From the early 1760s Piranesi required collaborators and assistants. Apart from Francesco, several of his five children to survive infancy were trained as printmakers, Laura (b 1755) issuing a set of reduced versions of the Vedute di Roma. Meanwhile, the manufacture of chimney-pieces and restoration of antiquities involved leading specialists such as Bartolomeo Cavaceppi, as well as other sculptors such as Giuseppe Angelini, Cardelli, Franzoni, Jacquietti and Joseph Nollekens. Little has come to light yet on Piranesi’s architectural practice, apart from a particularly detailed account-book (New York, Columbia U., Avery Archit. & F.A. Lib.) covering the entire work on the Aventine buildings.

After Piranesi’s death, Francesco not only completed many of his father’s enterprises but also added extra vedute and several new folios, all published in Rome, notably Raccolta de’ tempi antichi (1780–90), Teatro di Ercolano (1783), Monumenti degli Scipioni (1785) and Collection des plus belles statues (1786). He also sold the larger part of his father’s remaining antiquities to Gustav III of Sweden in 1785 (now Stockholm, Nmus.). In 1799, with his brother Pietro (b 1758/9), Francesco transferred the family business to Paris, where as the Calcographie des Piranesi Frères, they continued to issue prints until Francesco’s death. All the surviving plates were then acquired by the business of Firmin-Didot, which continued to use them until 1839. The same year Pope Gregory XVI acquired them for the Camera Apostolica and brought them back to Rome (now Rome, Calcografia N.).

3. Critical reception and posthumous reputation.

Despite his practical enterprise and business capacity, Piranesi occupied a somewhat eccentric position in the contemporary professional scene and was dismissed by more conventional minds, such as Chambers or Luigi Vanvitelli, as impractical, even mad. In the 1740s he had an important influence on French Neo-classical pioneers. Later, his standpoint in the Greco-Roman debate brought him into sympathy with young British designers, especially Robert Adam who was quick to recognize the immense value of Piranesi’s eclectic vision. His close rapport with Adam continued long after the latter’s departure from Rome in 1758, and the Diverse maniere was a crucial factor in the development of the Adam style during the 1770s. From the 1790s, as an anthology of antique ornamental forms, the Vasi, candelabri had as extensive an influence on a later generation of designers in England and France, among them Charles Heathcote Tatham, Thomas Hope, Charles Percier and Pierre-François-Léonard Fontaine.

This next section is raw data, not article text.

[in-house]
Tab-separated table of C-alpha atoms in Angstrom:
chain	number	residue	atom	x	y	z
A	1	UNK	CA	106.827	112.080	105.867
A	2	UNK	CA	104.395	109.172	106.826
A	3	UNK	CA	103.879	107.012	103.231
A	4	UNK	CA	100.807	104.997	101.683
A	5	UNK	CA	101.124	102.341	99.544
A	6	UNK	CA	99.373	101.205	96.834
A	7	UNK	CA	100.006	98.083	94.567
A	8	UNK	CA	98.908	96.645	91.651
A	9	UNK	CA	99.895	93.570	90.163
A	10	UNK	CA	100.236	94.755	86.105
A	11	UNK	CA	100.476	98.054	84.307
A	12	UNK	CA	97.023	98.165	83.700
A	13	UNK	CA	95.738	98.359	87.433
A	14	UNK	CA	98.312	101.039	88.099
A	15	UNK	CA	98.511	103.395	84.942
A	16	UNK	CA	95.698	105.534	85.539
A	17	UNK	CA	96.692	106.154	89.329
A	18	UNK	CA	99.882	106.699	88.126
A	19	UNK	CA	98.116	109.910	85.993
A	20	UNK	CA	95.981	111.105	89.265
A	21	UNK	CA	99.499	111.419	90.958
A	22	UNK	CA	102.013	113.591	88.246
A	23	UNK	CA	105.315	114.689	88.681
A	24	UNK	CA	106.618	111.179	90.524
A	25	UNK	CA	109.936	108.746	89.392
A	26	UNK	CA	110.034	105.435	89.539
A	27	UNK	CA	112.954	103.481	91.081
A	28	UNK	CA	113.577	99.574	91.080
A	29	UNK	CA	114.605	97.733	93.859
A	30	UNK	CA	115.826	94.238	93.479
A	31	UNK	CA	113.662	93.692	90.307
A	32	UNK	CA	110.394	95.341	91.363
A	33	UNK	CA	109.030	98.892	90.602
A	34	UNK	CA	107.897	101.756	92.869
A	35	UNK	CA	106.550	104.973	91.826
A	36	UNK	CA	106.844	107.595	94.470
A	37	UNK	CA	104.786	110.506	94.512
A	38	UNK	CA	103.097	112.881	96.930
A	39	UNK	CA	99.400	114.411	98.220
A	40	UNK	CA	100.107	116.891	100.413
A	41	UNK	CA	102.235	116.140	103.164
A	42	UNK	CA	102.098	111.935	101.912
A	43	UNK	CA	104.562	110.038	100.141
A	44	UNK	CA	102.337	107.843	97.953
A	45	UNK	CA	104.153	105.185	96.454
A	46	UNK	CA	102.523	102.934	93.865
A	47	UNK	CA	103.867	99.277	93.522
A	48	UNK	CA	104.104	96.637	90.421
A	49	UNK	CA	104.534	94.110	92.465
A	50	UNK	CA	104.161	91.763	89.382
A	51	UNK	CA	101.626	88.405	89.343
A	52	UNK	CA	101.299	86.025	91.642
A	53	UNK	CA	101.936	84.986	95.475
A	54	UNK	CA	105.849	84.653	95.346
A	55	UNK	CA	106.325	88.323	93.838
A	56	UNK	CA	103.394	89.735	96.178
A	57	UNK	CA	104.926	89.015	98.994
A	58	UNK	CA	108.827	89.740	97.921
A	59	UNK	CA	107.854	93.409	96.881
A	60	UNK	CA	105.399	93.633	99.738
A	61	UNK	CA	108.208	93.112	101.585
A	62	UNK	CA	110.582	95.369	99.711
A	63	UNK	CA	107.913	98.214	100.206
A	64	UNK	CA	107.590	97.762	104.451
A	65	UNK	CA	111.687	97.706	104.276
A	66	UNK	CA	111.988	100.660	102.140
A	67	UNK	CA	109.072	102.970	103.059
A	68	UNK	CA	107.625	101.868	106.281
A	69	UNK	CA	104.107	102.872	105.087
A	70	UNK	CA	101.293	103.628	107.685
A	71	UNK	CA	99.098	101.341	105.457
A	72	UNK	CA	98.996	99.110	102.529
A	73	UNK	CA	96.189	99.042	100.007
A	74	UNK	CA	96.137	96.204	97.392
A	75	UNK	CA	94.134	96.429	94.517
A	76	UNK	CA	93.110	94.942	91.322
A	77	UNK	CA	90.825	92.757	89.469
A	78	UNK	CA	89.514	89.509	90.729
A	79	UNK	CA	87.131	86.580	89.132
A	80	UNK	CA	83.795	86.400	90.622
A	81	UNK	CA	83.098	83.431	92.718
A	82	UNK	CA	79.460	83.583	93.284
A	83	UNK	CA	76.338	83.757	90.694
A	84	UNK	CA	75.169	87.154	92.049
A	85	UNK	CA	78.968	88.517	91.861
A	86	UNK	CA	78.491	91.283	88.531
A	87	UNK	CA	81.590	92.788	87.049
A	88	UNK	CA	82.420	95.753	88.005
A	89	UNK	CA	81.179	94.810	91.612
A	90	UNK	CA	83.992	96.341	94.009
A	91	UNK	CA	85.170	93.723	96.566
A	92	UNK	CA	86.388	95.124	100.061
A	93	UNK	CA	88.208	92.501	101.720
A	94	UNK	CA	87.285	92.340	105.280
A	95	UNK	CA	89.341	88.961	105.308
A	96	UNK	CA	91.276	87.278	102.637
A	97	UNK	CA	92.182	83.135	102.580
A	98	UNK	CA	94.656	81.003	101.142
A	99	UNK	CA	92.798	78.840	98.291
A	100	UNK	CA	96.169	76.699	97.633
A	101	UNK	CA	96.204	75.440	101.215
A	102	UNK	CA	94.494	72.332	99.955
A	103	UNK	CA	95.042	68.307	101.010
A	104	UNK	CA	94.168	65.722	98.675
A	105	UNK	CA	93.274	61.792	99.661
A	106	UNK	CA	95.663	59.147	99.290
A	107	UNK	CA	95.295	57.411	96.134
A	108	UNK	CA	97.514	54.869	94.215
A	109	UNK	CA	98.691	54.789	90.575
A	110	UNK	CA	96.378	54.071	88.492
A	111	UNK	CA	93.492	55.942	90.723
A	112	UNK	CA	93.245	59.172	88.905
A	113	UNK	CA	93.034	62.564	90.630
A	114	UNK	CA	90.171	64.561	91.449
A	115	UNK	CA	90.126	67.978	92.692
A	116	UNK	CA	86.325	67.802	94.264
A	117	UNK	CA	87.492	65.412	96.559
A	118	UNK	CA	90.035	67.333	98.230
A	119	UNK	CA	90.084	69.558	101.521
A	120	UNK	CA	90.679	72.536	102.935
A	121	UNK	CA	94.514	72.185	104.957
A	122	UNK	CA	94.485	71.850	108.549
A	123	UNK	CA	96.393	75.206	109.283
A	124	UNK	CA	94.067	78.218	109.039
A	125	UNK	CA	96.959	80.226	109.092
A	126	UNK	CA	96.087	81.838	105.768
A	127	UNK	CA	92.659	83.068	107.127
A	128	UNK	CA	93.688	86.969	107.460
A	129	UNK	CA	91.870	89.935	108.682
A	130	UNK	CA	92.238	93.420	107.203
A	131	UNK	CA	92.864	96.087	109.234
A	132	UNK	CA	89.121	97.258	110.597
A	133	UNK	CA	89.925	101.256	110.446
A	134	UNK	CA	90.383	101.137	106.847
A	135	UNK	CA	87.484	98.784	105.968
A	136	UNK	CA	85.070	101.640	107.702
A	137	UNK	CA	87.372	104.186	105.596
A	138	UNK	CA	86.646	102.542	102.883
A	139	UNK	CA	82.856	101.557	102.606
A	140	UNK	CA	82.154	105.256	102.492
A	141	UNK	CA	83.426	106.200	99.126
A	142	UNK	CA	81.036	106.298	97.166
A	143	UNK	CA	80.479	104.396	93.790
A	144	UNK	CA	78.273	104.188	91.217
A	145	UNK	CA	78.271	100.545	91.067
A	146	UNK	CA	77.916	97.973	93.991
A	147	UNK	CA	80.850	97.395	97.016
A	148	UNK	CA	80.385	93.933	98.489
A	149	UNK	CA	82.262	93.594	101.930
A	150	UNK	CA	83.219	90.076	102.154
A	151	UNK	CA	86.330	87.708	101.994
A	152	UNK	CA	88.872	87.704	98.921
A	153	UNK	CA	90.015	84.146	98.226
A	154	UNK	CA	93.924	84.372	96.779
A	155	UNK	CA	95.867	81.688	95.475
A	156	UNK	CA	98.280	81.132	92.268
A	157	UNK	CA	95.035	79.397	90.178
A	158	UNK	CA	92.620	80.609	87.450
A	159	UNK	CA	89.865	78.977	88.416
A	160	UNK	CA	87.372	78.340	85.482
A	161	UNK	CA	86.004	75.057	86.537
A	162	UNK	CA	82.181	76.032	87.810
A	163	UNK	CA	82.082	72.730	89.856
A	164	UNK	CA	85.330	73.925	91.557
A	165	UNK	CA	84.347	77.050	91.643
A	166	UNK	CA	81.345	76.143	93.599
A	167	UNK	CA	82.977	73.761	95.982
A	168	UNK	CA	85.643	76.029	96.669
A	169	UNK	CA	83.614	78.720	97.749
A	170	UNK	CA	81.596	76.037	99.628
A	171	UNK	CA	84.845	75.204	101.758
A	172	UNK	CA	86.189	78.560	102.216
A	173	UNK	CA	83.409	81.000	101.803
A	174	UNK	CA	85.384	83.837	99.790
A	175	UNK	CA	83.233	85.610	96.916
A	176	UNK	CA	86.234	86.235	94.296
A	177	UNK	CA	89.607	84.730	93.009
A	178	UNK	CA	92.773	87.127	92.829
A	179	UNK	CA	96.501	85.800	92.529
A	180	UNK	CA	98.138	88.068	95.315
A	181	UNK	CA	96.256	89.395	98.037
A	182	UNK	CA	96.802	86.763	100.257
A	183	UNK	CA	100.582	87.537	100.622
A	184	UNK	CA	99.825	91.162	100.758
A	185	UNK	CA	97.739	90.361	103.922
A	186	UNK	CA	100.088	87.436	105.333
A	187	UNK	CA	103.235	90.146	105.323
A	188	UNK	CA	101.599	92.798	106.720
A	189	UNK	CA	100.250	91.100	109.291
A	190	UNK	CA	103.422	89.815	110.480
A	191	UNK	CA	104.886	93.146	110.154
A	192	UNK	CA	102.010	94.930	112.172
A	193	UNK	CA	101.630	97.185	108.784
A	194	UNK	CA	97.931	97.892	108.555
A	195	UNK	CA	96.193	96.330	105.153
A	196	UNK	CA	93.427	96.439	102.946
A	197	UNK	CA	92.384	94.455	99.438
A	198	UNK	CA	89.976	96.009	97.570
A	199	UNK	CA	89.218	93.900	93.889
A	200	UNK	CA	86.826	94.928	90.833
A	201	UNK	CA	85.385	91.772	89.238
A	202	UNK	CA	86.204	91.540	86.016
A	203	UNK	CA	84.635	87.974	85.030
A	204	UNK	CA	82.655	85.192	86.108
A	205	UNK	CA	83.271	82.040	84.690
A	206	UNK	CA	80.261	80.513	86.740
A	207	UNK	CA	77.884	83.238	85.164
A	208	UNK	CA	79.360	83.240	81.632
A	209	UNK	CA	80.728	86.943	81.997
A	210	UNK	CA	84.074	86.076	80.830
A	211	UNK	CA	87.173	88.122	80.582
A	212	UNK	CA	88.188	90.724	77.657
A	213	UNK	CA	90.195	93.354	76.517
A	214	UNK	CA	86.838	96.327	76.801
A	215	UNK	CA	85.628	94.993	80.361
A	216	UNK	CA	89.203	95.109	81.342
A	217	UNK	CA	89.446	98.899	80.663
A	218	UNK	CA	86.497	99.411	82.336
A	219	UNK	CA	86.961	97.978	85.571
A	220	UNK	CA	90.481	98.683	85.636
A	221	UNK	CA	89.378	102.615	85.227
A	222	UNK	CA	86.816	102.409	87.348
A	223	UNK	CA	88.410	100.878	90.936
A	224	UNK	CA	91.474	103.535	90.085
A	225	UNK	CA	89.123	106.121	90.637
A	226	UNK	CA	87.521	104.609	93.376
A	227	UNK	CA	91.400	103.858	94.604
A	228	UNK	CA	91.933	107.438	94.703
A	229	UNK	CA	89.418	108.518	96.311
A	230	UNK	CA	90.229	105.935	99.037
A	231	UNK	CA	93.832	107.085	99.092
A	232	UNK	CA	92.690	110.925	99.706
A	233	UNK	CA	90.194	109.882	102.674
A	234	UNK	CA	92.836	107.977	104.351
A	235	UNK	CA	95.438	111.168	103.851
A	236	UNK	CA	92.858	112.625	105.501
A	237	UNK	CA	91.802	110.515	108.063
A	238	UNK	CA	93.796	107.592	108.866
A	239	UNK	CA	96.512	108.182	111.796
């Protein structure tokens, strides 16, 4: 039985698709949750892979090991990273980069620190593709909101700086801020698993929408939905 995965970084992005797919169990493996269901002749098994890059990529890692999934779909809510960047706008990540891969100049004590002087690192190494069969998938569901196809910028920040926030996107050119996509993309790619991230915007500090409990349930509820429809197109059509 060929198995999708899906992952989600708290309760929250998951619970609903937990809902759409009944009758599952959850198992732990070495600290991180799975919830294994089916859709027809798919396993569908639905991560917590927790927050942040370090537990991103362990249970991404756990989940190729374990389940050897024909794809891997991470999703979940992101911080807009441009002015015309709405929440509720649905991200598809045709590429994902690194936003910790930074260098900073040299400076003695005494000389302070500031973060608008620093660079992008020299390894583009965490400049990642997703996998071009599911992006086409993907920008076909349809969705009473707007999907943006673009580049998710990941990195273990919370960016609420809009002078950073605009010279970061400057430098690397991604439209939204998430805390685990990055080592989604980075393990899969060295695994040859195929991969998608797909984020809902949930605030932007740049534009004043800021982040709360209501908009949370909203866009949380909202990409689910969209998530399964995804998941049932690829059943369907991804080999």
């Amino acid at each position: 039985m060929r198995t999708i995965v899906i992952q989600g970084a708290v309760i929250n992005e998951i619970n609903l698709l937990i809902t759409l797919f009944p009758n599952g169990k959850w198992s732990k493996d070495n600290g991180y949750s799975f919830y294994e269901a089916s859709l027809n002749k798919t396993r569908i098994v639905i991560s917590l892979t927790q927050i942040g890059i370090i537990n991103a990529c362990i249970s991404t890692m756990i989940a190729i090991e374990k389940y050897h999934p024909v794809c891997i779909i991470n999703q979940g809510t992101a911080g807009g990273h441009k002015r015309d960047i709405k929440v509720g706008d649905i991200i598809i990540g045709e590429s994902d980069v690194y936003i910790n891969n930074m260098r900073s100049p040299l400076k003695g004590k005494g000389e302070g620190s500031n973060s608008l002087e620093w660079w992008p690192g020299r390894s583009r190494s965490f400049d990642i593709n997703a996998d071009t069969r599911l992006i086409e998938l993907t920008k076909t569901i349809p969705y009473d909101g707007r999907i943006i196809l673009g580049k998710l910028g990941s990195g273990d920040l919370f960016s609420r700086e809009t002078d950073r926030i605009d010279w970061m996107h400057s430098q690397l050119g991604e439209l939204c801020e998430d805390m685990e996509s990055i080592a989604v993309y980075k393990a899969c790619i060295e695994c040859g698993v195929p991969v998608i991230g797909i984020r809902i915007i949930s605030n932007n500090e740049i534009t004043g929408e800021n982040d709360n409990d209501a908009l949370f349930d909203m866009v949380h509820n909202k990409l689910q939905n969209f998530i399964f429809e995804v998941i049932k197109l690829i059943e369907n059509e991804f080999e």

In his later years Piranesi’s essentially Baroque vision had set him increasingly at variance with the austere taste and theories of later Neo-classicism. After his death his Aventine buildings were abruptly dismissed by the Italian critic Francesco Milizia, but his ideas continued to be of seminal importance for radical architects such as Sir John Soane, Etienne-Louis Boullée, Claude-Nicolas Ledoux and Friedrich Gilly. In 1786 Horace Walpole wrote of ‘the sublime dreams of Piranesi, who seems to have conceived visions of Rome beyond what it boasted even in the meridian of its splendour’.